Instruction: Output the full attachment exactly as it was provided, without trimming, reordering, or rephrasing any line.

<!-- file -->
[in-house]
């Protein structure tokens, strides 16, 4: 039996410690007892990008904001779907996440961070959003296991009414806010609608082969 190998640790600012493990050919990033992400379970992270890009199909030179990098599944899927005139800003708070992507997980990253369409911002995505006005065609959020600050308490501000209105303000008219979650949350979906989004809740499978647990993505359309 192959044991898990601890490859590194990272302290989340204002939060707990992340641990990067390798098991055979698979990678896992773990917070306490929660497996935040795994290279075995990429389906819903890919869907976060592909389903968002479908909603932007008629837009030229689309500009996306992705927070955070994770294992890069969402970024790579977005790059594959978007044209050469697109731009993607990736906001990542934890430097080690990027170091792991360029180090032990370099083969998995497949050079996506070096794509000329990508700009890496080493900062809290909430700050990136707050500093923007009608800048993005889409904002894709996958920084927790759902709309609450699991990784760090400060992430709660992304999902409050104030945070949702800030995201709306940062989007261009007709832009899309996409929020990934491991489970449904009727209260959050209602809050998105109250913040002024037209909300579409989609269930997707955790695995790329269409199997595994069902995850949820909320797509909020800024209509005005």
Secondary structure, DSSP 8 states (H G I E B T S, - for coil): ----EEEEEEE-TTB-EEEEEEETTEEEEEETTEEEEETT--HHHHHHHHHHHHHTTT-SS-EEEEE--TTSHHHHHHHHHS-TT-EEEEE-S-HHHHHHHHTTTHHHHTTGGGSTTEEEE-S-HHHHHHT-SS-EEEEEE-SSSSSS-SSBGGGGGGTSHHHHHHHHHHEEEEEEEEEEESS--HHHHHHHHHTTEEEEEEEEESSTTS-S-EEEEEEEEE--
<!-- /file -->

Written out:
[in-house]
């Protein structure tokens, strides 16, 4: 039996410690007892990008904001779907996440961070959003296991009414806010609608082969 190998640790600012493990050919990033992400379970992270890009199909030179990098599944899927005139800003708070992507997980990253369409911002995505006005065609959020600050308490501000209105303000008219979650949350979906989004809740499978647990993505359309 192959044991898990601890490859590194990272302290989340204002939060707990992340641990990067390798098991055979698979990678896992773990917070306490929660497996935040795994290279075995990429389906819903890919869907976060592909389903968002479908909603932007008629837009030229689309500009996306992705927070955070994770294992890069969402970024790579977005790059594959978007044209050469697109731009993607990736906001990542934890430097080690990027170091792991360029180090032990370099083969998995497949050079996506070096794509000329990508700009890496080493900062809290909430700050990136707050500093923007009608800048993005889409904002894709996958920084927790759902709309609450699991990784760090400060992430709660992304999902409050104030945070949702800030995201709306940062989007261009007709832009899309996409929020990934491991489970449904009727209260959050209602809050998105109250913040002024037209909300579409989609269930997707955790695995790329269409199997595994069902995850949820909320797509909020800024209509005005």
Secondary structure, DSSP 8 states (H G I E B T S, - for coil): ----EEEEEEE-TTB-EEEEEEETTEEEEEETTEEEEETT--HHHHHHHHHHHHHTTT-SS-EEEEE--TTSHHHHHHHHHS-TT-EEEEE-S-HHHHHHHHTTTHHHHTTGGGSTTEEEE-S-HHHHHHT-SS-EEEEEE-SSSSSS-SSBGGGGGGTSHHHHHHHHHHEEEEEEEEEEESS--HHHHHHHHHTTEEEEEEEEESSTTS-S-EEEEEEEEE--